Ann Powers

It's been eight years since Ed Sheeran released his 2011, career-launching EP, No. 5 Collaborations Project. Now his No. 6 Collaborations Project has arrived and it's a features-heavy flex that shows the singer can pretty much work with anyone, from the country rock of Chris Stapleton to Eminem, 50 Cent and Skrillex. We give a listen on this week's New Music Friday along with K.R.I.T. IZ HERE, Mississippi rapper Big K.R.I.T.'s followup to his 2010 mixtape K.R.I.T.

Here's a thing you should know before watching Rolling Thunder Revue: A Bob Dylan Story, Martin Scorsese's new Netflix documentary about one of the most notorious rock tours in the genre's history: Bob Dylan is messing with you. Dylan has been messing with people since his first braggadocio days in Greenwich Village, when his made-up tales of wandering the Southwest with a circus helped convince his friends in the folk scene that he was the real proletarian deal.

Our shortlist of the best albums out this week includes a stirring call for social justice from soul and gospel legend Mavis Staples, rapper YG's powerful remembrance of Nipsey Hussle and the first new release in six years from lo-fi rock veterans Sebadoh. Host Robin Hilton is joined by NPR Music's Ann Powers, Sidney Madden and Stephen Thompson as they share their picks for the most essential albums dropping on May 24.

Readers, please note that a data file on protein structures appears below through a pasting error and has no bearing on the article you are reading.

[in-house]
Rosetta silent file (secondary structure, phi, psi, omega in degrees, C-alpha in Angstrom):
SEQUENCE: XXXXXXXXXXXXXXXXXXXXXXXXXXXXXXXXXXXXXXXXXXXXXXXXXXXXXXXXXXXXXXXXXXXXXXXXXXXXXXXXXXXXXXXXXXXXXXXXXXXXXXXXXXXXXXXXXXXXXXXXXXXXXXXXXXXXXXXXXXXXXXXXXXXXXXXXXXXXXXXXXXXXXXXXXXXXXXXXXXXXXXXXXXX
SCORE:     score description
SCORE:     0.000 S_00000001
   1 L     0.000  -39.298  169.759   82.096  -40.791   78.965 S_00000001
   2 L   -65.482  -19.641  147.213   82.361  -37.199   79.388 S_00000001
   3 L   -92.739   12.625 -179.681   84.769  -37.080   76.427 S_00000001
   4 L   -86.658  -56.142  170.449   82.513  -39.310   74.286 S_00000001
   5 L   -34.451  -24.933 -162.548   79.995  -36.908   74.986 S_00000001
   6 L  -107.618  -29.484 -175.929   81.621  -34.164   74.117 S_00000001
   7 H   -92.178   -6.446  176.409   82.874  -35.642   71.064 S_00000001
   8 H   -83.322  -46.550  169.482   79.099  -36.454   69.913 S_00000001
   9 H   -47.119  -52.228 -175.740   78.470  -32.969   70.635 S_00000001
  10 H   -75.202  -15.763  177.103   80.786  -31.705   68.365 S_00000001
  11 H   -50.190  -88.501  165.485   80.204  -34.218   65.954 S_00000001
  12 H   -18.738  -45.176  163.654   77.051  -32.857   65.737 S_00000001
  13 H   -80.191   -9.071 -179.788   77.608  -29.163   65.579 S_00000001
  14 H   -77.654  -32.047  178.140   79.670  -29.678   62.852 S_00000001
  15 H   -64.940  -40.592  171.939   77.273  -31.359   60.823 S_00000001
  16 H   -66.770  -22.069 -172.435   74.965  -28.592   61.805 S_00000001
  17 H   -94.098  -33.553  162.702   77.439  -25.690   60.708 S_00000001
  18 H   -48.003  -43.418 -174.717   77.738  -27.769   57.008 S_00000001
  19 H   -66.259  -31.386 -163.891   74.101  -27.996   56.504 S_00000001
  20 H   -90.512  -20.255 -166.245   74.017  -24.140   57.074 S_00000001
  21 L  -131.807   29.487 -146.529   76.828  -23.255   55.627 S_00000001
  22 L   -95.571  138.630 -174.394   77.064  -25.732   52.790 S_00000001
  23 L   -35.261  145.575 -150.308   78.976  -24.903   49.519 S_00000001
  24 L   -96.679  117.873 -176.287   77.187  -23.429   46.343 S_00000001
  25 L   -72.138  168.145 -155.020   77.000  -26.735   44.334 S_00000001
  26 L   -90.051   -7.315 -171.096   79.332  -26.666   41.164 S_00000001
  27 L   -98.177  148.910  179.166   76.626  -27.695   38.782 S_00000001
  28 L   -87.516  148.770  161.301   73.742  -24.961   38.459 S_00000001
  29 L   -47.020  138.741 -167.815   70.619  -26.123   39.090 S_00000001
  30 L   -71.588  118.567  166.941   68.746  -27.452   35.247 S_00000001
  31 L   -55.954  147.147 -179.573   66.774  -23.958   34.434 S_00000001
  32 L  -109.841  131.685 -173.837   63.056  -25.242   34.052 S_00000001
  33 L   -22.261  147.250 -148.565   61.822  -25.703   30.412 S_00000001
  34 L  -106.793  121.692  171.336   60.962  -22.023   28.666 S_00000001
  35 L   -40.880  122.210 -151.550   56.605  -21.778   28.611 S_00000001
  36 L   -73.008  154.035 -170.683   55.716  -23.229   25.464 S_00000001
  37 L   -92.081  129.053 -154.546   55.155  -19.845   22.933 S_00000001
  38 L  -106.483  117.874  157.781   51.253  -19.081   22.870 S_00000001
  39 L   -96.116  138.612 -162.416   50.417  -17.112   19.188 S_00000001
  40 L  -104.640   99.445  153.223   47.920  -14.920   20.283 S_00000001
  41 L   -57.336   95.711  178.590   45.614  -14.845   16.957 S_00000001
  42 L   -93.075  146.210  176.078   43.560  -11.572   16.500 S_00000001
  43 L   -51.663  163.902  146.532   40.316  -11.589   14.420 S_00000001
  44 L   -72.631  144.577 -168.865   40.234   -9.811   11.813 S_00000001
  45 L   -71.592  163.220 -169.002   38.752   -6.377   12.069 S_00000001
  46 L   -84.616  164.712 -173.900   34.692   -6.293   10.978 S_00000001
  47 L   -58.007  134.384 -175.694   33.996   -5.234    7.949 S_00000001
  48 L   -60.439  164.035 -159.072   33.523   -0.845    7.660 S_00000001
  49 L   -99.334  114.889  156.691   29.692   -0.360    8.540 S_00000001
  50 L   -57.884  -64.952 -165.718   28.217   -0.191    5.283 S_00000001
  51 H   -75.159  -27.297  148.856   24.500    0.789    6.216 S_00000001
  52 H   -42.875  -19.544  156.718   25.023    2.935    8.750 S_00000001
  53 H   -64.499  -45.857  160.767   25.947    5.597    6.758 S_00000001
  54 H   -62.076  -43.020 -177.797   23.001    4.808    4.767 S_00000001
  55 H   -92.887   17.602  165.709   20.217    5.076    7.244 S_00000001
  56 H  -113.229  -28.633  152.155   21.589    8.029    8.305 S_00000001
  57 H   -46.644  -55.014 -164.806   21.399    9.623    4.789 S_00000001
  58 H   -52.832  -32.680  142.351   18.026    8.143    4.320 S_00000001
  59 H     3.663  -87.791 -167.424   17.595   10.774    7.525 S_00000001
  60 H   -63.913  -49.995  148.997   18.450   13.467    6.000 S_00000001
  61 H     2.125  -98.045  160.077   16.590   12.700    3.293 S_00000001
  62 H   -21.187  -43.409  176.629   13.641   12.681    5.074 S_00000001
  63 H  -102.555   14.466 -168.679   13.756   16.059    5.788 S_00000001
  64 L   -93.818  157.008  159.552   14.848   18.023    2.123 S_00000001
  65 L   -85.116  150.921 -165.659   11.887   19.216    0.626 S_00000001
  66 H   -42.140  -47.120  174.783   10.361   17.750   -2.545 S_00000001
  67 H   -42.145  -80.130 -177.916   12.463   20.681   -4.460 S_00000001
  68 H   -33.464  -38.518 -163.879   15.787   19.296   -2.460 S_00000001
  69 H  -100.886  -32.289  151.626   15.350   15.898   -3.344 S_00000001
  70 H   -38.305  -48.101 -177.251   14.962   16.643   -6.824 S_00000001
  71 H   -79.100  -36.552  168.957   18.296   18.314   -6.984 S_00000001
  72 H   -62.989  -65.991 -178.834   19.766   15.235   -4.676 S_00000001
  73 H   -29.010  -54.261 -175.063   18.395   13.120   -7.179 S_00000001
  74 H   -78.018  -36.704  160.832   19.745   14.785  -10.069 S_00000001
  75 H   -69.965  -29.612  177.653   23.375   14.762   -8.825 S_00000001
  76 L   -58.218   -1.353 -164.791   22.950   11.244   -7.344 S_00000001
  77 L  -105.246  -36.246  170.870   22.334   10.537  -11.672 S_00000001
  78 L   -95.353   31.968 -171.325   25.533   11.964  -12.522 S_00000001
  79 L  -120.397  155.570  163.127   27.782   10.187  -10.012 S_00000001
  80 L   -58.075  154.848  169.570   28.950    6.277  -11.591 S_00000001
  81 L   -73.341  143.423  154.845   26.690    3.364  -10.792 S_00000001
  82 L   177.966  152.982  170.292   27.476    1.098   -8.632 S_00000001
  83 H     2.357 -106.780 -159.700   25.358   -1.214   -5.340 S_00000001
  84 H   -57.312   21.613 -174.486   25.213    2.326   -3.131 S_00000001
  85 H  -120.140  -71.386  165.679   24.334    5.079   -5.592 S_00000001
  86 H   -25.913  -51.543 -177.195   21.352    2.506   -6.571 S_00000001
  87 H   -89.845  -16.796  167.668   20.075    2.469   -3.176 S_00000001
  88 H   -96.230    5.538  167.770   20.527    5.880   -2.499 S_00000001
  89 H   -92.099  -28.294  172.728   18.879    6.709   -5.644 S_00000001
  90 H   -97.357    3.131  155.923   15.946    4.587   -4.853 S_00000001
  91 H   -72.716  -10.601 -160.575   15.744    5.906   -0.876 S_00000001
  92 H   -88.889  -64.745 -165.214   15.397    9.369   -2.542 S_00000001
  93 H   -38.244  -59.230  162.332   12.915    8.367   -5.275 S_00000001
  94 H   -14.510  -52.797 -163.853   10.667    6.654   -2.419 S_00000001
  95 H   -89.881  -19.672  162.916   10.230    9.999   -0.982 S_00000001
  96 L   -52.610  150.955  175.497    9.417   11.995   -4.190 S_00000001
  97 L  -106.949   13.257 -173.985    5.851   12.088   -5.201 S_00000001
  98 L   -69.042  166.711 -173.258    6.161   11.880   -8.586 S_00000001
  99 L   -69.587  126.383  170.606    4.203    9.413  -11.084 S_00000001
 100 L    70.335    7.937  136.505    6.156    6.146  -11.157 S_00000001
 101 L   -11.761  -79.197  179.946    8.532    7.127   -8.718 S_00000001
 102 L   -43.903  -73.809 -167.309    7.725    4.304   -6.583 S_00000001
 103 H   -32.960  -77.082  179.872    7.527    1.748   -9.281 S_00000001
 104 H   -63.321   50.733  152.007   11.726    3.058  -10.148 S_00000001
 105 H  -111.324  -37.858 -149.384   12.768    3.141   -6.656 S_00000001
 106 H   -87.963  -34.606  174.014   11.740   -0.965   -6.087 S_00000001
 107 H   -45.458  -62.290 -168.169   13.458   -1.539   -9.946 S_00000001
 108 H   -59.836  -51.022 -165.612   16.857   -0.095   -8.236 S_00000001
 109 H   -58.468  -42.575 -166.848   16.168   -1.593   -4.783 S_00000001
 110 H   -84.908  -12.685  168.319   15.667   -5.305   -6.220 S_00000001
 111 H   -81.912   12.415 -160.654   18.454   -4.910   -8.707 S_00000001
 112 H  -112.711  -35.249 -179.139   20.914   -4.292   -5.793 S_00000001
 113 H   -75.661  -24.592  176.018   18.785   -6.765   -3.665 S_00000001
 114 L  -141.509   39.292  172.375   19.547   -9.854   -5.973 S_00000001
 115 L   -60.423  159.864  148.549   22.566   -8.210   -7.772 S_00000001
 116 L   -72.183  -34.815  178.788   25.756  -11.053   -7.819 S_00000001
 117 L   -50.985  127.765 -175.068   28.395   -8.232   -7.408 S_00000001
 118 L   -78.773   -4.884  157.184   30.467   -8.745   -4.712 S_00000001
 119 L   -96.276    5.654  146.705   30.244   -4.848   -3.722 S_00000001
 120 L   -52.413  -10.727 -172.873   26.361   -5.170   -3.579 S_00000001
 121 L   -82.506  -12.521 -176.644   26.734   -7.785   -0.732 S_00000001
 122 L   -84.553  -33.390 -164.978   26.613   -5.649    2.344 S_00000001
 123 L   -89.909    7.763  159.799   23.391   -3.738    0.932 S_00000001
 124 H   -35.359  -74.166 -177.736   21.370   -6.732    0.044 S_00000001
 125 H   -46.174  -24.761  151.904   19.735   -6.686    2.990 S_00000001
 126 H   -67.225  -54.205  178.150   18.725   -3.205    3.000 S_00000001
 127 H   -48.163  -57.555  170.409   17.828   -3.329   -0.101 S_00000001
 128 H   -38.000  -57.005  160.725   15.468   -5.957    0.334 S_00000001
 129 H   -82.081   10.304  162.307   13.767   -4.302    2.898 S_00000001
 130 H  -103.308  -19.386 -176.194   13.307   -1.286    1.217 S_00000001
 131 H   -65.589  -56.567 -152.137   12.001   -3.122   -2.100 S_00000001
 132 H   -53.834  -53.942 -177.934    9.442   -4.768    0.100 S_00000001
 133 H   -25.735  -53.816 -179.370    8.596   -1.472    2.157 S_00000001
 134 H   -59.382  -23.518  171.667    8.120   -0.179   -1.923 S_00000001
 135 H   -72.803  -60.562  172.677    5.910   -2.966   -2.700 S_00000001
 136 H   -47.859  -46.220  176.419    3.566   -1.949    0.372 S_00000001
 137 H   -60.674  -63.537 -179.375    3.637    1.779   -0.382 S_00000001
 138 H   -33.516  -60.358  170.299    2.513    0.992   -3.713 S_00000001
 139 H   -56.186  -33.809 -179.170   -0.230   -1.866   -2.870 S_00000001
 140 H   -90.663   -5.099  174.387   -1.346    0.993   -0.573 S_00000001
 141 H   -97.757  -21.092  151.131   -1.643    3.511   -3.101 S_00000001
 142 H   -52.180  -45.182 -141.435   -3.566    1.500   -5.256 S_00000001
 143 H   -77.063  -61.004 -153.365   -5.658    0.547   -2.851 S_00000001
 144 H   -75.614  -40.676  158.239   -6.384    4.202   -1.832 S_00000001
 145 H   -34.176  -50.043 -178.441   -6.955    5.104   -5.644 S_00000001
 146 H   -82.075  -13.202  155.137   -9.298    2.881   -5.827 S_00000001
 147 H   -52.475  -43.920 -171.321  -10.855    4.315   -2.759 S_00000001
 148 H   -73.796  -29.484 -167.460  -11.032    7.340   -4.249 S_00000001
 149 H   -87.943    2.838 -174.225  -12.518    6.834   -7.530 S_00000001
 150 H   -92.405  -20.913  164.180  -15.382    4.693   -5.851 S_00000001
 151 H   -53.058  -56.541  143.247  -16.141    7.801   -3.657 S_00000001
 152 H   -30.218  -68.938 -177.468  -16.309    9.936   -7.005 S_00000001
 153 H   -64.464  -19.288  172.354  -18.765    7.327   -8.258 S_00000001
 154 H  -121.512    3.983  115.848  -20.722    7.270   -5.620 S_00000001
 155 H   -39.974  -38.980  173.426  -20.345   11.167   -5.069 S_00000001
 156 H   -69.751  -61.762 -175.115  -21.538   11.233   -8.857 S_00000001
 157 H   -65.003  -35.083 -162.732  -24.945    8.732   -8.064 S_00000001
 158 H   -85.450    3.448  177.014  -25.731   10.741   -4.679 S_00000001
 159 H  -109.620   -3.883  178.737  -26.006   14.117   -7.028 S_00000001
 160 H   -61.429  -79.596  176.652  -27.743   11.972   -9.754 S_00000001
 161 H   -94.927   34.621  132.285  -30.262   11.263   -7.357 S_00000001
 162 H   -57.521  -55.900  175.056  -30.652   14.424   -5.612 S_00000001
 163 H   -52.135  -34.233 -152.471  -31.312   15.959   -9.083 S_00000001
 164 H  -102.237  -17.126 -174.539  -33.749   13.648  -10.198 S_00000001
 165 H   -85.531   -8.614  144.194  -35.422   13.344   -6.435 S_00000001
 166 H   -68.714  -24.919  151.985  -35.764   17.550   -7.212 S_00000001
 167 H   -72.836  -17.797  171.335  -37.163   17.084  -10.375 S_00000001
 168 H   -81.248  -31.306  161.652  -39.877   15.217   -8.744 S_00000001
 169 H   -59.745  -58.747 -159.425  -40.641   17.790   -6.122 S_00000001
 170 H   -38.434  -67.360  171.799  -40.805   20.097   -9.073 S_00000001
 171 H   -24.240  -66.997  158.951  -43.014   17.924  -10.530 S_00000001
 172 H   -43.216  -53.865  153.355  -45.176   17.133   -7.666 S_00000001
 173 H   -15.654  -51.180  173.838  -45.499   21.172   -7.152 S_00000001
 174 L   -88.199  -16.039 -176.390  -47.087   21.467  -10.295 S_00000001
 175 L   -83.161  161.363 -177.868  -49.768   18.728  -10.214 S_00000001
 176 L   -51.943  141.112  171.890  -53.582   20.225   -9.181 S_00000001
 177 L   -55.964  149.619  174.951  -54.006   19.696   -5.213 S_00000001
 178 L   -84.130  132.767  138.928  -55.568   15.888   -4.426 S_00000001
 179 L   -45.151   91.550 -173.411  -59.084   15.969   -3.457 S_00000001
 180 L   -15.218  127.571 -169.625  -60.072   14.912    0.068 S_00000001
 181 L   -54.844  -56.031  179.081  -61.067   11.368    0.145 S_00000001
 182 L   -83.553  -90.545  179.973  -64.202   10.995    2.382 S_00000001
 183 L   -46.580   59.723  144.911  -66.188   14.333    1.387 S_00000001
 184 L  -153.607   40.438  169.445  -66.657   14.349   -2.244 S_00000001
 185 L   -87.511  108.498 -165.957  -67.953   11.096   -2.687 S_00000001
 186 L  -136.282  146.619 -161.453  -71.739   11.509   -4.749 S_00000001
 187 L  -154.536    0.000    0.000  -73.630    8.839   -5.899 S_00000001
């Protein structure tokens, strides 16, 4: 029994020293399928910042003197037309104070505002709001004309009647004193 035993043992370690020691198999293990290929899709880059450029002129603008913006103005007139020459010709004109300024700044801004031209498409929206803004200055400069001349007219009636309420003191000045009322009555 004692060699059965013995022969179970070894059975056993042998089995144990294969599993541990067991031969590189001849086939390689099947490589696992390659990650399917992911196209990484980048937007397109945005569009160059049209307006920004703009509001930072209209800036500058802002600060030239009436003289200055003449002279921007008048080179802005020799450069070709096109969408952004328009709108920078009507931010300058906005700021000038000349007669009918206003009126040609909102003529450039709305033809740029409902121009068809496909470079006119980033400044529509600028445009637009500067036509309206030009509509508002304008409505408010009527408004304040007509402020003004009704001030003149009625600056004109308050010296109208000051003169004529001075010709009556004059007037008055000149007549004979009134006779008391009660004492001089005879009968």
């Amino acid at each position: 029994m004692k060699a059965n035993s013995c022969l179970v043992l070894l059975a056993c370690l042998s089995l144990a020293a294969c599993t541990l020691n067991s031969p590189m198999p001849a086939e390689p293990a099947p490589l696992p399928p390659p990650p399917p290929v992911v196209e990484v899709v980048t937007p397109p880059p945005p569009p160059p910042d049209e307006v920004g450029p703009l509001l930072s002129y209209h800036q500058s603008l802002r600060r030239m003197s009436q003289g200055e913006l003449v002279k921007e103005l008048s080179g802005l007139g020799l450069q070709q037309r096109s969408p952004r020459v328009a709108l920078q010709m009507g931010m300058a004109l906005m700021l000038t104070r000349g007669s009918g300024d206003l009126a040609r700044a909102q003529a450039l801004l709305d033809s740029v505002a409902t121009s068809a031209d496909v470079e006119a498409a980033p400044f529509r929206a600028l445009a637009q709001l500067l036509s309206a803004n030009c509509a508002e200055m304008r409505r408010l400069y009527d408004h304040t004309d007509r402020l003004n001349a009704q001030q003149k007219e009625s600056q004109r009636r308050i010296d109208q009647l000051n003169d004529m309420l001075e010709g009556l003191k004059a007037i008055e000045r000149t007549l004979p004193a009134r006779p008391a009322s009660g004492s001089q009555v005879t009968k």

Featured Albums:

  1. Mavis Staples: We Get By
    Featured Song: "Sometime"

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In the early 1970s, the singer-songwriter Danny O'Keefe had a "very mellow, beautiful friend," as he told Rolling Stone magazine, who'd lived too hard and was paying the conse

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The first single from Madonna's upcoming Madame X suggests that the doyenne of dance pop is making canny decisions in her 60th year.

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